July 20, 2017

One Hundred Latino Republicans, and Counting

Observers of California politics often preface their analyses by reminding us that “demographics are destiny.”  The original source of this quote is disputed, but few doubt its logic. In the last few years, Latinos moved past non-Hispanic whites to capture the largest share of the state’s population, and the trend appears to be increasing such that Latinos will soon constitute the majority. This demographic fact leads some Republicans to despair for the future of their already-reduced position in the Legislature and in other elected offices.

But maybe we should be a little more skeptical of the certainty implied by the assertion that demographics are destiny. Why, for example, should we assume and accept the premise that Latino voters in California will forever monolithically refuse to support Republicans?

Recent history paints a very dark picture for California Republicans, of course. Latino voters have, in fact, been largely antagonistic, if not monolithic, toward Republican candidates. Republican leaders and core constituencies of the party have been testing any number of strategies to make a new appeal to Latinos. Most fall in the category of “messaging,” that is, communicating to Latino voters in a different way that presumably establishes connection on issues like education, crime and jobs. There is value in these efforts, but experience so far suggests much more needs to be done.

That’s where Ruben Barrales comes in. He is the son of Mexican immigrants (his father was a bracero) who became the first Latino county supervisor to be elected in San Mateo County. During his two terms (1992-2000), Barrales focused on founding one of the state’s first charter schools in a predominately Latino neighborhood in Redwood City, implementing aggressive strategies to attack rampant gang crime in East Palo Alto, and imposing a debt cap on the county. President George W. Bush later appointed Barrales as Deputy Assistant to the President and Director of Intergovernmental Affairs in the White House. He later went on to lead the San Diego Regional Chamber of Commerce.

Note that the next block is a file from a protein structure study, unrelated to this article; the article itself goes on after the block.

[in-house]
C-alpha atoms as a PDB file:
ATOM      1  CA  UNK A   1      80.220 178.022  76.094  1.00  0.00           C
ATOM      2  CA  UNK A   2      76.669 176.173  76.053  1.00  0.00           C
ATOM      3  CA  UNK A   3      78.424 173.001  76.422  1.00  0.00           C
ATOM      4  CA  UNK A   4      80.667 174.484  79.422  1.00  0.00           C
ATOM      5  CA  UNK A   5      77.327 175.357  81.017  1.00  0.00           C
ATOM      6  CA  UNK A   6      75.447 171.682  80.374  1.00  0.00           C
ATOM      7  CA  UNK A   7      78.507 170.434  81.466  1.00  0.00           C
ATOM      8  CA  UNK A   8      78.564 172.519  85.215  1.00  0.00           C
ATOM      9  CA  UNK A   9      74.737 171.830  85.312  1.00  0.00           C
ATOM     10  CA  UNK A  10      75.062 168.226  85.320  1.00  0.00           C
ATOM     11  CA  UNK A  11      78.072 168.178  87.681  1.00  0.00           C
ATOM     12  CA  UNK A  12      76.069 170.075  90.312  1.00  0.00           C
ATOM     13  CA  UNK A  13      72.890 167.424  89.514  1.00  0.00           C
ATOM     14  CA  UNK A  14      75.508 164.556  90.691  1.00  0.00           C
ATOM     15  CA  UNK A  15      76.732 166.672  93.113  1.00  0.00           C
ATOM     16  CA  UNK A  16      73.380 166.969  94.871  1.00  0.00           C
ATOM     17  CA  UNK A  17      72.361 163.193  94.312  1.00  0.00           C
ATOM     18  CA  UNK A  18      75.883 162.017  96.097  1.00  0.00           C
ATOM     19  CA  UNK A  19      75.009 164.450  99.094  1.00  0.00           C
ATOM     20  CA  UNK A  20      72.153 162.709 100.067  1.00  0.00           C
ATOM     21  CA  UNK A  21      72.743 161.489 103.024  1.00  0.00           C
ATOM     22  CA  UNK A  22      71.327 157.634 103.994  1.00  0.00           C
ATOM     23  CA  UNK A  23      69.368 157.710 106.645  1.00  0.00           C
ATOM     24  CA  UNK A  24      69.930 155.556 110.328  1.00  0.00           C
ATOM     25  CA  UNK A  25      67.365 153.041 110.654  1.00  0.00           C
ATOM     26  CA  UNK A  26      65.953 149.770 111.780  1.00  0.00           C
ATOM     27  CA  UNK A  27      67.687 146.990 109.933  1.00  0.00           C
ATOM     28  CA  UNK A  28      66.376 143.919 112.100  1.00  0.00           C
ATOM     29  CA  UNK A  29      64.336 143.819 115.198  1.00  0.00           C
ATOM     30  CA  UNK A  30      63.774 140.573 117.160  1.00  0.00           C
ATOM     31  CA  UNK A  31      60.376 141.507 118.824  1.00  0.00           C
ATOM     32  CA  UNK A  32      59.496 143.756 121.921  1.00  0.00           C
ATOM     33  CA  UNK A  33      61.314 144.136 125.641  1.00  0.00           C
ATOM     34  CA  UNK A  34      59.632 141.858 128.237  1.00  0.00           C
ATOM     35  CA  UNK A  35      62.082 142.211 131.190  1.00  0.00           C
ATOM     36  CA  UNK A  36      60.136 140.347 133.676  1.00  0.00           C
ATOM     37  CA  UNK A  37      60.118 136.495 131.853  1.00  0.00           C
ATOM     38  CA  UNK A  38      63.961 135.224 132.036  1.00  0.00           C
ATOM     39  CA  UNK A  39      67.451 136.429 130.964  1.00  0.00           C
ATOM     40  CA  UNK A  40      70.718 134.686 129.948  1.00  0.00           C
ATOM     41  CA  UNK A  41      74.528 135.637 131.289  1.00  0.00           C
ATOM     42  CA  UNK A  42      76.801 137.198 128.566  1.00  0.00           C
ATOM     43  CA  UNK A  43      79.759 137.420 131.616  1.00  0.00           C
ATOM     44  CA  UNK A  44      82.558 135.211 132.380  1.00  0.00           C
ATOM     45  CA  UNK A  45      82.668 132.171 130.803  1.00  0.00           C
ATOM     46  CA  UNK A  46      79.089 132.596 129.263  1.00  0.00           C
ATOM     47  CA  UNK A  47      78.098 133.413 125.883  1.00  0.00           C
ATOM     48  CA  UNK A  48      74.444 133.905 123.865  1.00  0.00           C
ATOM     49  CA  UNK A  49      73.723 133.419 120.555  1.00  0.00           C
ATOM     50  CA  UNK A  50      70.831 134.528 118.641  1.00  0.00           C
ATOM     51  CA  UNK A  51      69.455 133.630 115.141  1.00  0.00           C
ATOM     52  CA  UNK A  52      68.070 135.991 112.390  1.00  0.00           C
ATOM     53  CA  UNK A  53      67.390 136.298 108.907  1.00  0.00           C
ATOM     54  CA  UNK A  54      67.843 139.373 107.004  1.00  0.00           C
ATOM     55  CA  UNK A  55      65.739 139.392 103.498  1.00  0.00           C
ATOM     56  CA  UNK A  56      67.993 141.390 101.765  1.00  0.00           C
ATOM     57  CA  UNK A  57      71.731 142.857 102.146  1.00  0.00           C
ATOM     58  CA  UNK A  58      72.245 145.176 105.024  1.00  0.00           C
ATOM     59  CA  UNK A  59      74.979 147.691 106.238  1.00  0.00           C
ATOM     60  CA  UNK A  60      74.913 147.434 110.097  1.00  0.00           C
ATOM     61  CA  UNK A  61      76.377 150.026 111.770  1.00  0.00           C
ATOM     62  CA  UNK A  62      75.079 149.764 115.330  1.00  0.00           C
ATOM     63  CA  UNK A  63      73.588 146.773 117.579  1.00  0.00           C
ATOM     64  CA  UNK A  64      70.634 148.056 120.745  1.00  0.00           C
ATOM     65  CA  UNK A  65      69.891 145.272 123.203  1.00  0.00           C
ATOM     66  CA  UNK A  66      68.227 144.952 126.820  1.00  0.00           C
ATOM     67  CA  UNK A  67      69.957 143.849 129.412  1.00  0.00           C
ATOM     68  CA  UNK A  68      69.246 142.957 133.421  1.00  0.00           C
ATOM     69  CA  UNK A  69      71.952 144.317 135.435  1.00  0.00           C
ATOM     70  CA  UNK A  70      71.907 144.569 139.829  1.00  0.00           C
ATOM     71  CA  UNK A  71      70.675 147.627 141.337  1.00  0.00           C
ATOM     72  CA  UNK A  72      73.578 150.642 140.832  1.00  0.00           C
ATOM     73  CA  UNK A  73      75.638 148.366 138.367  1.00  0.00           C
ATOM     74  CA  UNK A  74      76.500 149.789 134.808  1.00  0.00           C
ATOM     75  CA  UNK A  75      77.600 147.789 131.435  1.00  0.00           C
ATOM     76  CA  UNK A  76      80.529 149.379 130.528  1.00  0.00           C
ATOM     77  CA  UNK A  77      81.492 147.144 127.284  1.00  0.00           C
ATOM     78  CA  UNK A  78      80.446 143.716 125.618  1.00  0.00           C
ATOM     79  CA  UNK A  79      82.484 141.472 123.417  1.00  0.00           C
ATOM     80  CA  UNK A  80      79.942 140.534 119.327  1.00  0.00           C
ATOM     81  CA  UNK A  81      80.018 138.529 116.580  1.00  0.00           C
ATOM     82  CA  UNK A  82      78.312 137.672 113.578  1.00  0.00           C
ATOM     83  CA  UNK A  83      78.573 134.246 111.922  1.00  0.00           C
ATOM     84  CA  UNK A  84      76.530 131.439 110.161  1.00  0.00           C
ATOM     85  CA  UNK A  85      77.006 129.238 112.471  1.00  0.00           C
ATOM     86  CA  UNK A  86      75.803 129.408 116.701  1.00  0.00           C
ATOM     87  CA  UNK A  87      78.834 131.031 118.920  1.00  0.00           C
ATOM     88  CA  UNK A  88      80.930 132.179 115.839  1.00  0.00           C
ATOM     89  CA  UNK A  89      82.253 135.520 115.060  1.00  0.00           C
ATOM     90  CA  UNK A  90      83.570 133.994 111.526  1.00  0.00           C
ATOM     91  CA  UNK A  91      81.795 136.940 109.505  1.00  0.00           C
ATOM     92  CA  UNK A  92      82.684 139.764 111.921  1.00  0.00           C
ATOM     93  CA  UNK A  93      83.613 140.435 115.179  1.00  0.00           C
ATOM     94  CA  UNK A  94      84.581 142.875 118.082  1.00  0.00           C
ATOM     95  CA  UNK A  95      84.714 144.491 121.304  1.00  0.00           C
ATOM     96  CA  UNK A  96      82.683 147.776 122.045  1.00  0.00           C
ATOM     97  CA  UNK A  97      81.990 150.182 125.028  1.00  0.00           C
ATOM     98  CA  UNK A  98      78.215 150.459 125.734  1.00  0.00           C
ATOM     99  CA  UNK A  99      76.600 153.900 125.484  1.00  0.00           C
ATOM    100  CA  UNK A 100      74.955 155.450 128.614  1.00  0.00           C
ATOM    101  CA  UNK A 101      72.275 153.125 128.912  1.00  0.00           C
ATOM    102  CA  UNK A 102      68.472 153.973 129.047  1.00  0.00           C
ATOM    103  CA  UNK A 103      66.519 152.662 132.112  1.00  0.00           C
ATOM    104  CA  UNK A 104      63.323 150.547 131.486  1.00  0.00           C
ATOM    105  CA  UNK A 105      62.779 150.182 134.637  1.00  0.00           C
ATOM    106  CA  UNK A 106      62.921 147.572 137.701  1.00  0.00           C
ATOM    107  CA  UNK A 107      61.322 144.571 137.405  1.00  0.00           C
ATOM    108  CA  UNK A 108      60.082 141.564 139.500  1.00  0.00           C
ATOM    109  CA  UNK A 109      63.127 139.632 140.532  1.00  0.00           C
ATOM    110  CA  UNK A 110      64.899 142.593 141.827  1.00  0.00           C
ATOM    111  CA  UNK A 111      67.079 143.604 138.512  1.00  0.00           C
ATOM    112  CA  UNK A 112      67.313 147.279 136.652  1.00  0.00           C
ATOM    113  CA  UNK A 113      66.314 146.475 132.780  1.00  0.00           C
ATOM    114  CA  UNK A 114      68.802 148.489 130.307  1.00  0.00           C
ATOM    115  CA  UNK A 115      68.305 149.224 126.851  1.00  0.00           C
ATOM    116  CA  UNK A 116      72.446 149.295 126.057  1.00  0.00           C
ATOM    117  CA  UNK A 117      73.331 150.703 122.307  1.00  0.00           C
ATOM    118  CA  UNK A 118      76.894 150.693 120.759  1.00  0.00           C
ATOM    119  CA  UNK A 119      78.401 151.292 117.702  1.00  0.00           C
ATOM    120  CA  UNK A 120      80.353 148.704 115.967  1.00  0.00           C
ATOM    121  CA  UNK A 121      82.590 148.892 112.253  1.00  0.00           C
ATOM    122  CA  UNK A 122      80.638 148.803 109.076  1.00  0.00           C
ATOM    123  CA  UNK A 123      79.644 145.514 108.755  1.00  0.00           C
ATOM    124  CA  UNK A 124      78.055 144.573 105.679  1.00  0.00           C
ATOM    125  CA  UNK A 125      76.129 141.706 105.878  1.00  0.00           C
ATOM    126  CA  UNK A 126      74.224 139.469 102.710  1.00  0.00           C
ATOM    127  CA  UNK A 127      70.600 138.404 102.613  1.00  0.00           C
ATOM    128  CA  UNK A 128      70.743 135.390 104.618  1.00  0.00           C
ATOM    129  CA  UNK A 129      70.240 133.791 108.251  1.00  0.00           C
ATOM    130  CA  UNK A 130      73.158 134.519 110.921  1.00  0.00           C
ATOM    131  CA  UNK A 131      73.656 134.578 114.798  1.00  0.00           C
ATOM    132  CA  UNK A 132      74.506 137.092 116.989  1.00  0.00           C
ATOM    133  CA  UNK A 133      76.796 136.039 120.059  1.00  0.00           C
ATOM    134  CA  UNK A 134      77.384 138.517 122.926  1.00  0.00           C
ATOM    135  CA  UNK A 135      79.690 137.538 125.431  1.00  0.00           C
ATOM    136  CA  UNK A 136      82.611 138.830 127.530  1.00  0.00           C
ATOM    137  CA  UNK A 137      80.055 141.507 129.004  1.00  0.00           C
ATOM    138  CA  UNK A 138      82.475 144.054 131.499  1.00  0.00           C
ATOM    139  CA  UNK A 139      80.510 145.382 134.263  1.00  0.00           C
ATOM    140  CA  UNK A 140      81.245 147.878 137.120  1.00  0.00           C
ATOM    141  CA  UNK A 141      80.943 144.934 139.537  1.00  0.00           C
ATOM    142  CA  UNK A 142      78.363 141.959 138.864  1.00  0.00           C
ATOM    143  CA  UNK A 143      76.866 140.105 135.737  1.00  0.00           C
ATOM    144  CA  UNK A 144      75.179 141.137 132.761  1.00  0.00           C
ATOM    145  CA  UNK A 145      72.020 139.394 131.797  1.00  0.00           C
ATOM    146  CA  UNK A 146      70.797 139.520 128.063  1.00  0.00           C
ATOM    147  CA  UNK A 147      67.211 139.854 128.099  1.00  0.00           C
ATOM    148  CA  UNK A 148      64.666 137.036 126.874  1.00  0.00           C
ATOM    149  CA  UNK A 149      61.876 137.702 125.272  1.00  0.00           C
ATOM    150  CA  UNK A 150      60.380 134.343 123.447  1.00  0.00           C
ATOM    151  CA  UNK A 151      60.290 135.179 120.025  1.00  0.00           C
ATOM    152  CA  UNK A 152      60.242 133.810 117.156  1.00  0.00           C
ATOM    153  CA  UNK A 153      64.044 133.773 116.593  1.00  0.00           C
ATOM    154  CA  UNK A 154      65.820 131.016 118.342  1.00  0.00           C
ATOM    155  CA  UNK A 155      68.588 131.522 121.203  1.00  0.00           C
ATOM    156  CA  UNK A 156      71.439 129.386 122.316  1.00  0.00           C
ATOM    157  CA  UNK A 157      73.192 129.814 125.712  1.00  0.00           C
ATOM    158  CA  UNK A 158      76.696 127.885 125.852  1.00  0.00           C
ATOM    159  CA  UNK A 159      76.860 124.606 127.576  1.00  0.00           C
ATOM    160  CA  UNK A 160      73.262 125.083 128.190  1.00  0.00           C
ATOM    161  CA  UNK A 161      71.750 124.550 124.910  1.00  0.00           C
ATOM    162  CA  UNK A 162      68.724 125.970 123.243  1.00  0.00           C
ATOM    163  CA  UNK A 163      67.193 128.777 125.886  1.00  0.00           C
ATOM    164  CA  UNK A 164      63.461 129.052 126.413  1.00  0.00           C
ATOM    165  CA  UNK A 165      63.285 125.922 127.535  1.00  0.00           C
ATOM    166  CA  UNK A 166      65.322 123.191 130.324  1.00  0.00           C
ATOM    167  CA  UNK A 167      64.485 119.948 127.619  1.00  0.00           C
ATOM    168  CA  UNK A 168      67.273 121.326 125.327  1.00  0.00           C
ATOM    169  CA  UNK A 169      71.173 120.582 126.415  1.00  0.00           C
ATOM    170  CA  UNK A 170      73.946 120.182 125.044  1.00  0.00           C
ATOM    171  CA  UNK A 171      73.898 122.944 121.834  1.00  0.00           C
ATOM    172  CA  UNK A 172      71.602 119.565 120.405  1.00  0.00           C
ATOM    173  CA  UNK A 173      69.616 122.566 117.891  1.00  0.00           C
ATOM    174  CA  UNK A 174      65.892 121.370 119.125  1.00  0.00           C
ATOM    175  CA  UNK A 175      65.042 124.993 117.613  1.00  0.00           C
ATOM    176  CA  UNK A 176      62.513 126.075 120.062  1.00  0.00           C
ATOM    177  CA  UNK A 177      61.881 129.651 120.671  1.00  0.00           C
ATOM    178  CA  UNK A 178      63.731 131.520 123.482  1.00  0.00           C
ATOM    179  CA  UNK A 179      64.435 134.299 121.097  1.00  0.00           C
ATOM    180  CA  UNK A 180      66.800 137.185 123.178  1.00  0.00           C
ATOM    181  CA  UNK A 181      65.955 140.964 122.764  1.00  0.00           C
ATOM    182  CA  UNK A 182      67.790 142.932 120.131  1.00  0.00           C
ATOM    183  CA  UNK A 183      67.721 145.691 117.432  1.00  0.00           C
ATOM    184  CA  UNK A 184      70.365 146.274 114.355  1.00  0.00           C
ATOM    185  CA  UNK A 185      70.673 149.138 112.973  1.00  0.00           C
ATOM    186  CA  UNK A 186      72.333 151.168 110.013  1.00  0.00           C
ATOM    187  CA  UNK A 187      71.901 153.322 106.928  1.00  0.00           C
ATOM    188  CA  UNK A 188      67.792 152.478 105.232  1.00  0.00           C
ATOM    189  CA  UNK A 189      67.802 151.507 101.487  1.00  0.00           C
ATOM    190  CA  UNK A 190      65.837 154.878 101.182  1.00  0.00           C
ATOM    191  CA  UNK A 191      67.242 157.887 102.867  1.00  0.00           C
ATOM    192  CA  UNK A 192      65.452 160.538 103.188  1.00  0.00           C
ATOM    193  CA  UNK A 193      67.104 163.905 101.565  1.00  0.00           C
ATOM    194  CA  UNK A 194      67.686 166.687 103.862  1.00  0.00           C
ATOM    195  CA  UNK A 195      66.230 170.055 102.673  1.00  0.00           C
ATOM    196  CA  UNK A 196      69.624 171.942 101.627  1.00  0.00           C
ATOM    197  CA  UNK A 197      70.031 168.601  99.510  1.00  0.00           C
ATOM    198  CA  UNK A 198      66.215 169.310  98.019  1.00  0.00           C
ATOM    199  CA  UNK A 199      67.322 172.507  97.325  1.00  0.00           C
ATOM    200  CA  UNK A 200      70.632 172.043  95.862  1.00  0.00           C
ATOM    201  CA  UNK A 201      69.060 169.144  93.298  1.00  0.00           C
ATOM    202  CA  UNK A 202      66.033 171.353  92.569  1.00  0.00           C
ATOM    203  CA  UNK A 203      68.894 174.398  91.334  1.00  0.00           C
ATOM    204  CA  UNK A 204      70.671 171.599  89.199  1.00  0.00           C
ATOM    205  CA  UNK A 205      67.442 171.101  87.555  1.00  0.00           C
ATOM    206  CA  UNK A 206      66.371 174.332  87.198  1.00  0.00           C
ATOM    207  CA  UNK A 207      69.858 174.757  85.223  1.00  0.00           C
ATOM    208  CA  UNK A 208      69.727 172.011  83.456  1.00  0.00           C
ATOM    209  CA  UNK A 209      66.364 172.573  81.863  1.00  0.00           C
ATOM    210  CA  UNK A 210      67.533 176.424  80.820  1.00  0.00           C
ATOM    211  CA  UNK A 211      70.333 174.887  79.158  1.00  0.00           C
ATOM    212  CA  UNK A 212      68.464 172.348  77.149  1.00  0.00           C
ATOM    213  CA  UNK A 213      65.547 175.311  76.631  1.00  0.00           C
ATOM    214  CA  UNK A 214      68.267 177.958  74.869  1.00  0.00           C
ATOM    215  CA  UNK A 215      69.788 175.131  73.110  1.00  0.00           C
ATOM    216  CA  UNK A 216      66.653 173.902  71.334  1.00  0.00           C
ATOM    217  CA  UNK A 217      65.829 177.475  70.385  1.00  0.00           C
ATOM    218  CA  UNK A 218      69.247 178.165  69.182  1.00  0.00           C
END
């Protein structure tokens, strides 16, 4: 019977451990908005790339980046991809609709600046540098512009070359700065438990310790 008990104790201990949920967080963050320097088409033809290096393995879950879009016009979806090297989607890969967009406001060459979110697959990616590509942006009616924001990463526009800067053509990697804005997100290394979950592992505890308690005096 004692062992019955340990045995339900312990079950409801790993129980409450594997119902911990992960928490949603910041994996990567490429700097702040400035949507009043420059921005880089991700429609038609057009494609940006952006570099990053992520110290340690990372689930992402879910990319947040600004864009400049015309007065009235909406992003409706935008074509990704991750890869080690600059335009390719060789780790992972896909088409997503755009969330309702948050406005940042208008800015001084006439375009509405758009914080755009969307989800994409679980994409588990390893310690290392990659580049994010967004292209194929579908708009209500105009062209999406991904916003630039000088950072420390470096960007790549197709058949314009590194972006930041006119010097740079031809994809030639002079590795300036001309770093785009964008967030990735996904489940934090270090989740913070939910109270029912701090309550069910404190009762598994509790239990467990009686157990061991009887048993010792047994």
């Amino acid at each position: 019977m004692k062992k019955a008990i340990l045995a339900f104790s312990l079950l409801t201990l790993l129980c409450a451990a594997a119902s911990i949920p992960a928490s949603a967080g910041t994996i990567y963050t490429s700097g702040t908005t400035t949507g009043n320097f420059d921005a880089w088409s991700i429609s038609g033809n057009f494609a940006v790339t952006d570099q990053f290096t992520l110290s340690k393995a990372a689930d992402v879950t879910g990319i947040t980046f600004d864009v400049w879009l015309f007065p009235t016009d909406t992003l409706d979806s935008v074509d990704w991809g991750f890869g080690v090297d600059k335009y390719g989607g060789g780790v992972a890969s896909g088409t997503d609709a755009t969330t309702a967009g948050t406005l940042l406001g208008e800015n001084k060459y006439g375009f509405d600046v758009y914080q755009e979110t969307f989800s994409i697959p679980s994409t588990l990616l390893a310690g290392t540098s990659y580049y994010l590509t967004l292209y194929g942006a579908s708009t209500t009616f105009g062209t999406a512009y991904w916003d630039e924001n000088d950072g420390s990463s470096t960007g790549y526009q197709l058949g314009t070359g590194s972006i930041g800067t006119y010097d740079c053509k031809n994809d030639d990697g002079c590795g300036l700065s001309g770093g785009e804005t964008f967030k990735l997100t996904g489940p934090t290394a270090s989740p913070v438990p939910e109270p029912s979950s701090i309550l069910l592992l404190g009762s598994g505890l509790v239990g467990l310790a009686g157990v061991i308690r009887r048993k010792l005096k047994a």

What came next is even more interesting. About five years ago, Barrales launched GROW Elect, a political action committee focused on recruiting and training Latino Republicans to run for local offices, providing campaign expertise, and funding campaigns to help them win. Today, more than 100 Latino Republicans hold local elected office (and one state Assembly seat) thanks to Barrales’s vision and hard work.

A self-described “center-right” Republican, Barrales imposes no ideological or issue-specific litmus tests on the Latino Republican candidates his organization supports. As a former Democrat, he seems to keenly understand the value in welcoming a diversity of opinion into the Republican tent. As he explained to one reporter, “Naturally as a young adult, I was a Democrat until I realized, looking around my community, that the lack of competition didn’t provide the kind of attention my barrio needed. Latinos should not allow their vote to be monopolized by one party.”

I recently met one of GROW Elect’s successful alumni. Ceci Iglesias won election to the Santa Ana Unified School District Board in 2012 and was reelected last year in spite of an aggressive union-backed campaign that tried to link her to President Trump in a district that is overwhelmingly Hispanic. It didn’t work, she says, because she worked hard to talk to voters directly, as a Latina, about the education issues they care about. Consequently, Latino parents dissatisfied with the quality of the public schools in Santa Ana now have a charter school champion on the school board. Whatever Ms. Iglesias’s future holds, she has already made a difference by challenging the status quo in public education.

In most cases, Latino Republican candidates supported by GROW Elect are heavily out-gunned in terms of campaign funding; unions are quite aware of this program and have immense war chests. But what Barrales and his team have proven is that Latino Republicans can win in places where Republicans haven’t succeeded in a very long time by being issue-focused and authentic, and by working exceptionally hard at retail politics—the demanding work of knocking on doors, showing up at community events, and calling voters.

In what amounts to a one-party state, could this effort to create a farm team of Latino Republicans make a difference? House Majority Leader Kevin McCarthy, a supporter of GROW Elect, says, “We are all better served when there is a vigorous and real two-party system, with candidates vying for the votes of, and seeking to represent, all Californians.”

Demographics may indeed be destiny. More than 100 Republican Latinos serving on city councils, boards of education and other elected offices across California are doing their best to shape their own destiny.

Go to www.growelect.com for more information.